Space is also an issue. While the rest of the state has seen drops in enrollment, Colchester’s enrollments have increased. According to Antonicci, the number of students at UMS grew from 192 to 253 over the last eight years. While kindergarten, first, and second grade classrooms at UMS do not violate any state laws on the maximum number of kids allowed in one classroom, he said that they’re “skirting the suggested guidelines.”

One classroom at UMS is nearly at the limit—750 square feet with a class size of about 21 kids. “It’s just not realistic,” Antonicci told the Sun.

At both PPS and UMS, the cafeterias function as multipurpose rooms. This means that staff must hustle the kids through breakfast, tear down and set up for P.E., tear down and set up for lunch, and so on. “We hold a second grade graduation in here and a holiday sing-along,” Antonicci told the Sun in reference to the UMS cafeteria. But due to little space, they can’t invite parents.

If the board chooses to go with option one, Antonicci hopes for more storage space, meeting space, larger classrooms, more adult bathrooms, and a gym.

The school board is also exploring the possibility of building a new school on a chunk of land they own near Colchester High School (CHS).

“The community has really invested in the High School,” said Minor, listing renovations over the years to the school’s theater, cafeteria, and new science lab. But now she hopes to focus efforts on K-2. “It’s a wise investment to prepare our youngest learners to be successful, educated adults,” she said.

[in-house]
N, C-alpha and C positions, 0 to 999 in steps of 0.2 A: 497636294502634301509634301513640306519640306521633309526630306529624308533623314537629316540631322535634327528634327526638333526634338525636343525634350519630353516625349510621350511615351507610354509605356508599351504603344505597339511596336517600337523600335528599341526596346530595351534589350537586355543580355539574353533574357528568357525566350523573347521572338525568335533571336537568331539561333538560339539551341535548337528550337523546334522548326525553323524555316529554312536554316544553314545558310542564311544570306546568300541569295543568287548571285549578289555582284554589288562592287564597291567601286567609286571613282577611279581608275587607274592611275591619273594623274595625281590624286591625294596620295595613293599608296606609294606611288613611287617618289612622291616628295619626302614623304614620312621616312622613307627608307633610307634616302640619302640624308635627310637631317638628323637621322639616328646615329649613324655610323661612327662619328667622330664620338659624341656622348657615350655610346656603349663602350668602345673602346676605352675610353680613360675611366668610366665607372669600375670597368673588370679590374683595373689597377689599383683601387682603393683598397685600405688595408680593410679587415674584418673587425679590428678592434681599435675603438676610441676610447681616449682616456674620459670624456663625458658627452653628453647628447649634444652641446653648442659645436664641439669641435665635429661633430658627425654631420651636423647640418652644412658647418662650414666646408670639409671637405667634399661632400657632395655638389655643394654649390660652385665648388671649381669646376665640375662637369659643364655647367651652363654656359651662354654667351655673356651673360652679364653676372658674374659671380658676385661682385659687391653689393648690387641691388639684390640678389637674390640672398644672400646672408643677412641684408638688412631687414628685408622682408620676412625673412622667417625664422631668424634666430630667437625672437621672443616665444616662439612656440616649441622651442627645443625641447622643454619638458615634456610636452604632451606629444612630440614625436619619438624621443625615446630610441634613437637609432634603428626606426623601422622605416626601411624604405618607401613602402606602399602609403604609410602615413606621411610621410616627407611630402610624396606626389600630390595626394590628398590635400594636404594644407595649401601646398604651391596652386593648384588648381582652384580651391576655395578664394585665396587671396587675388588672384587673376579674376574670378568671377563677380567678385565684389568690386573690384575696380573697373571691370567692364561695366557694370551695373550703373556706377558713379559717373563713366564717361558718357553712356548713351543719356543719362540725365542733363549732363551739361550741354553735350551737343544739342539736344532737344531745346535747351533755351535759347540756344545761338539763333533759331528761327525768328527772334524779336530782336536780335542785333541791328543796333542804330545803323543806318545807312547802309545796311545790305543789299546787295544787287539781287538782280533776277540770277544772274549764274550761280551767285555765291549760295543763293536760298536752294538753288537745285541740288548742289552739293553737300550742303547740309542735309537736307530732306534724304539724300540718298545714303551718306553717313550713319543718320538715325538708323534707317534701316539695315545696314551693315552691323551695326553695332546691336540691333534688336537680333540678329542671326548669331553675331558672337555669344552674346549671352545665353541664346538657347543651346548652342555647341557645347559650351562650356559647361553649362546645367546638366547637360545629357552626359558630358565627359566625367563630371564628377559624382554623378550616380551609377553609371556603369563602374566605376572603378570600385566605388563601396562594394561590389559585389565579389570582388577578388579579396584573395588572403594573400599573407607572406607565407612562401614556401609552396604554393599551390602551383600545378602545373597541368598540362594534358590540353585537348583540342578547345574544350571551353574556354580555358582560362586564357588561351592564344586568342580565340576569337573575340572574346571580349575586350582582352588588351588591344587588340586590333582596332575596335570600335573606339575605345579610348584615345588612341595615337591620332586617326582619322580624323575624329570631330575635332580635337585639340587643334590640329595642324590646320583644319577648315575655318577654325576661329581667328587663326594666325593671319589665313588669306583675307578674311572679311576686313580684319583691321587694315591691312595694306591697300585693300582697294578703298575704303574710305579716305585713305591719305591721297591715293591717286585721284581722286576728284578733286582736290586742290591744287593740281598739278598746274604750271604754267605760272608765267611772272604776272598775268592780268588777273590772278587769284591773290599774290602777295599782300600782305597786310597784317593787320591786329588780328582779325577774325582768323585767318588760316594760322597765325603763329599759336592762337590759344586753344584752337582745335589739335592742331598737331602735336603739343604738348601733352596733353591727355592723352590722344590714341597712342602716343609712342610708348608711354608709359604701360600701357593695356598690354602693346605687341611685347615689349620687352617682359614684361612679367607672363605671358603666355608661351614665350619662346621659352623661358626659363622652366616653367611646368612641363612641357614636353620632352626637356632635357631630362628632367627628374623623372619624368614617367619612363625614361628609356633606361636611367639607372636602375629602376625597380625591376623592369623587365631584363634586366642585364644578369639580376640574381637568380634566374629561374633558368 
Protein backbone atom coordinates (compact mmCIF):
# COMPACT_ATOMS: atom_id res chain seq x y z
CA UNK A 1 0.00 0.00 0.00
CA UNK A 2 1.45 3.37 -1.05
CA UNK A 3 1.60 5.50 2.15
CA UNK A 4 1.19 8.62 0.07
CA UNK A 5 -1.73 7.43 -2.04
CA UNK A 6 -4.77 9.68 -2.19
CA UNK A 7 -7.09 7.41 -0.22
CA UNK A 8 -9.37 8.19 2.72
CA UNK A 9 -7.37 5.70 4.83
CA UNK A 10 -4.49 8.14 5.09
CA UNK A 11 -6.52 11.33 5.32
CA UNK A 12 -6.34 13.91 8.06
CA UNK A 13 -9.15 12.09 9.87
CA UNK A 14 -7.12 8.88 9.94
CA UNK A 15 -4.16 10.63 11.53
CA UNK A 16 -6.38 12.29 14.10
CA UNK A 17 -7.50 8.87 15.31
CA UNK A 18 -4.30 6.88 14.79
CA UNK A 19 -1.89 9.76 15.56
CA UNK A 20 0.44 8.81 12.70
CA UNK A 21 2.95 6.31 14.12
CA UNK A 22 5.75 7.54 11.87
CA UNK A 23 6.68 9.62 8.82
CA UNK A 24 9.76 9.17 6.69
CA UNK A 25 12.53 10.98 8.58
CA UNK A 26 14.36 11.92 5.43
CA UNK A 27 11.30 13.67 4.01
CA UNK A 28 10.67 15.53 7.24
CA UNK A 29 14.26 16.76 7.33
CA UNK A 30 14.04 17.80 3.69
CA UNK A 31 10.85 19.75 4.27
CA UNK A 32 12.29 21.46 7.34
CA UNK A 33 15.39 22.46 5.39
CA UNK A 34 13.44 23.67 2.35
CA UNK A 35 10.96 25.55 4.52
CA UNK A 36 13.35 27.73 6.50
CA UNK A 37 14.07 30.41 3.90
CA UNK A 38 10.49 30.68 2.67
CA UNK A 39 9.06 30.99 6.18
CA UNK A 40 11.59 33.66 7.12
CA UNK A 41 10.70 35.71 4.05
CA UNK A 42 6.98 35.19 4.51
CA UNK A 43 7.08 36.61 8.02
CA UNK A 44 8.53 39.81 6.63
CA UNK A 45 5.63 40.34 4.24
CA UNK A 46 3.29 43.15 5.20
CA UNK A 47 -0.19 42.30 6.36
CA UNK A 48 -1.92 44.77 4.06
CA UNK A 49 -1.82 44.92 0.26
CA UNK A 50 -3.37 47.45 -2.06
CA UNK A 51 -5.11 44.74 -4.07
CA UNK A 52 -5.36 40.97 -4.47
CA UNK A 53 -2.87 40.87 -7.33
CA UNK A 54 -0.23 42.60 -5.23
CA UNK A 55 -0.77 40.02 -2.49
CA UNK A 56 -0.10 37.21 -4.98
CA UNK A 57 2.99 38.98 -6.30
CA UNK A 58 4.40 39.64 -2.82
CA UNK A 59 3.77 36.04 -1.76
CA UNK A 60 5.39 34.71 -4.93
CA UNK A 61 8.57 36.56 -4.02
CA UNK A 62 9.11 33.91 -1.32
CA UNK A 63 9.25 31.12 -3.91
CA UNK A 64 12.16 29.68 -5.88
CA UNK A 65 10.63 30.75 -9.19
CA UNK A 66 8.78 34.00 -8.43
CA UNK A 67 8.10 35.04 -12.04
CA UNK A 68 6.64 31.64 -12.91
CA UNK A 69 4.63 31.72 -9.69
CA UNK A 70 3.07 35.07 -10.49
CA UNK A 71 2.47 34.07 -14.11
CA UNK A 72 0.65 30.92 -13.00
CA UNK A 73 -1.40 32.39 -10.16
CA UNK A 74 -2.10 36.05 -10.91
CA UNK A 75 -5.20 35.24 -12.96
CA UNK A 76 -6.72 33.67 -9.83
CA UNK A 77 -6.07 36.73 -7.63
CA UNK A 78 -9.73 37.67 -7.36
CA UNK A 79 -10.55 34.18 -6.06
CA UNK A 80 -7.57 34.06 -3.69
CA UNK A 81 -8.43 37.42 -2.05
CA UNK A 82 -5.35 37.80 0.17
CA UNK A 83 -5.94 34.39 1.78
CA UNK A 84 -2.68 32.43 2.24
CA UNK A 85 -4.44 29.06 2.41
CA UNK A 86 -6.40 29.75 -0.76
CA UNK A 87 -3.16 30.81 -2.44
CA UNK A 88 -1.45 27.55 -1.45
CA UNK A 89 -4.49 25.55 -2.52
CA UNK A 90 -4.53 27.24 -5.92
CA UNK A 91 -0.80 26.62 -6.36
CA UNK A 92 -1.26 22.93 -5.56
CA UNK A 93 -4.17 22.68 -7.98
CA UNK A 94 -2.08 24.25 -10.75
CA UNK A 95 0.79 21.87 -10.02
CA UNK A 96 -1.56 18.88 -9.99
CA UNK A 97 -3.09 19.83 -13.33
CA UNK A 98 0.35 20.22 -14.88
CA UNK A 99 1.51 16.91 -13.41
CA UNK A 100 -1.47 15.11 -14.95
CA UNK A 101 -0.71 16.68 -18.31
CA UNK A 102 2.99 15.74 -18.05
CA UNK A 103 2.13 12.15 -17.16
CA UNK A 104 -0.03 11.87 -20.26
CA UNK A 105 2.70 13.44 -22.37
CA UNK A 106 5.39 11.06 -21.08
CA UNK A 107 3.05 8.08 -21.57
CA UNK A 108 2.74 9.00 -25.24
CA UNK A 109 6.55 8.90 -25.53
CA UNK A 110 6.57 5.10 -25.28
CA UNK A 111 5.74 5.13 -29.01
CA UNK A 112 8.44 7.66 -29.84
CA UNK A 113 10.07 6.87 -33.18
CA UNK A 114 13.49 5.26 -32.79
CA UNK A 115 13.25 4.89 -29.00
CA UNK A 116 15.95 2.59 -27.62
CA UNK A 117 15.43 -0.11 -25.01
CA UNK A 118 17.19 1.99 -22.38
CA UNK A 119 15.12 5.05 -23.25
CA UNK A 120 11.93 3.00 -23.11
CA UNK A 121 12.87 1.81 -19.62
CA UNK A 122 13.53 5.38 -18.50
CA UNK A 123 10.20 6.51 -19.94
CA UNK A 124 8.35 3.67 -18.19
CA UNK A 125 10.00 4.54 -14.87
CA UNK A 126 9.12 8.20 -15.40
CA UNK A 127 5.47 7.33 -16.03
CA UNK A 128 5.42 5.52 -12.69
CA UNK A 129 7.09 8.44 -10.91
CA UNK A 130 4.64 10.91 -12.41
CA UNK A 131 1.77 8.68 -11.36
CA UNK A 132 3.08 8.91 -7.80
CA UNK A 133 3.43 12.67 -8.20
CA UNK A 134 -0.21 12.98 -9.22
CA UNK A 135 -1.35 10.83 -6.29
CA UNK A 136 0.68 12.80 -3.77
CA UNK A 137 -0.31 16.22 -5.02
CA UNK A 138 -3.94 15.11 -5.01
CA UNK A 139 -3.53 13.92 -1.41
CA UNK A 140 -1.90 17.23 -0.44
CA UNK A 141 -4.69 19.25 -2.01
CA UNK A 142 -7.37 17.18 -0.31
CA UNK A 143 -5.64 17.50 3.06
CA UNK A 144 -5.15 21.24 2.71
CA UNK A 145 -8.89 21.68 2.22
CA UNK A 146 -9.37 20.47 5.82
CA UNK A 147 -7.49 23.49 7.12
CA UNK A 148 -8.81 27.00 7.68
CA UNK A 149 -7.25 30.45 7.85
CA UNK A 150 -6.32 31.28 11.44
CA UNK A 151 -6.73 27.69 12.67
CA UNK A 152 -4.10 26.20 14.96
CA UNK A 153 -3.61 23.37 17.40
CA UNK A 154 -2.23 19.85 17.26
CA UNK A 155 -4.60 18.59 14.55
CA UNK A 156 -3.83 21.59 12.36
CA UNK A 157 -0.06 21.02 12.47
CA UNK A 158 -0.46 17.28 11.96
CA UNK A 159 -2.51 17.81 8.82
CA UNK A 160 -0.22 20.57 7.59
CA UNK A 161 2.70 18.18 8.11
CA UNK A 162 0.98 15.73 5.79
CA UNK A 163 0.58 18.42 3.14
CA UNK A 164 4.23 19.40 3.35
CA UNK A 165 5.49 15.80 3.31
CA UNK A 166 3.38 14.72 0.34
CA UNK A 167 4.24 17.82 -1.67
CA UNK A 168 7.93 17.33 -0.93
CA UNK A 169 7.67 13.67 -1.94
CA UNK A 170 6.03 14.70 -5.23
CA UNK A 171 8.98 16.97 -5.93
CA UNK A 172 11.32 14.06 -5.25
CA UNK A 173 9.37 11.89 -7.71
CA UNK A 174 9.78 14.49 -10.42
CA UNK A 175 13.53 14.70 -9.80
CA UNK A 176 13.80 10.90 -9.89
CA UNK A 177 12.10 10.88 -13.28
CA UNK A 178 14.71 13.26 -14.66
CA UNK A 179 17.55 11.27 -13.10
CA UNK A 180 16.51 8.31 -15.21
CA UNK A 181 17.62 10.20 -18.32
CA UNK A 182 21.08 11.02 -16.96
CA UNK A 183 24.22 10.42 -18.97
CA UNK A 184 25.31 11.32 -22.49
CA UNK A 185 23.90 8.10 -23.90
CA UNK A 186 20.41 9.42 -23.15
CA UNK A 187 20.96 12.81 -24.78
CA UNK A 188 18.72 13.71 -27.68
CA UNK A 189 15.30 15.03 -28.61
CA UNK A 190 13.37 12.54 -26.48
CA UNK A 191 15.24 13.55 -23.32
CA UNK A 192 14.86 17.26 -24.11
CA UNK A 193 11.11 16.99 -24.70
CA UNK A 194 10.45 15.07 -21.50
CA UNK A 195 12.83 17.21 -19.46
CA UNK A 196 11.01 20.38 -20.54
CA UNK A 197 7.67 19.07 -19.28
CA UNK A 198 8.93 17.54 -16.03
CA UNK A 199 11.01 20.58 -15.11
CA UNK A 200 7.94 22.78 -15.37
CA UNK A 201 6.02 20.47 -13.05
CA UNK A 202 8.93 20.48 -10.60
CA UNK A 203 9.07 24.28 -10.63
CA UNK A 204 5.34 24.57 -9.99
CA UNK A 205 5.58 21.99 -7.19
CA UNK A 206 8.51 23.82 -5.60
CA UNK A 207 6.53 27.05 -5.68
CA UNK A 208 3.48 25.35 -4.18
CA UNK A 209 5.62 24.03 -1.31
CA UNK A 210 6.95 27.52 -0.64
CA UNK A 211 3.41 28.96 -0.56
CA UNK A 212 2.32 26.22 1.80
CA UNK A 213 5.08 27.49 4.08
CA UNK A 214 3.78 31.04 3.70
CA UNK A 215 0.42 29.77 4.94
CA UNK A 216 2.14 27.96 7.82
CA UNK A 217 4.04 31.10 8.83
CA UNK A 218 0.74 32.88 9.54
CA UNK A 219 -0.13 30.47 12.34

The school board currently owns a chunk of land down Laker Lane, by the CHS softball field. If voters choose to construct a new school at this location, the area would become a school mecca, as CHS, MBS, and Colchester Middle School are all within walking distance.

Along with hiring a civil engineer to research whether this land is even viable for construction, the board is also exploring what kind of traffic impacts the added cars might contribute. The town plans to put a stoplight at the intersection of Blakely Road and Laker Lane; hypothetically, this could alleviate added traffic. Another possibility, Minor said, would be to construct a road out of the back of Laker Lane to let out on Malletts Bay Avenue, avoiding busy Blakely Road.

Should the town move ahead with separate plans to build a community center and park in the bayside area, the hypothetical new school would be more conveniently located to such resources as other schools, the police department, and the community center.

The board is working with an architect and a civil engineer to explore both options.

Antonicci hopes that the board chooses to renovate the current facilities, rather than construct a new building. “I know every kid’s name,” said Antonicci. “I think you’d lose that small, family feel.” With 600 odd students in one building, would some kids end up falling through the cracks?

Either way, the board is committed to finding a solution. Minor has dubbed this school year a “research year” and stressed that the board is not ready to move forward on either of the two options.

“The school board knows that they need to do their homework,” said Minor. “They need community input before anything is put on a ballot for a vote.”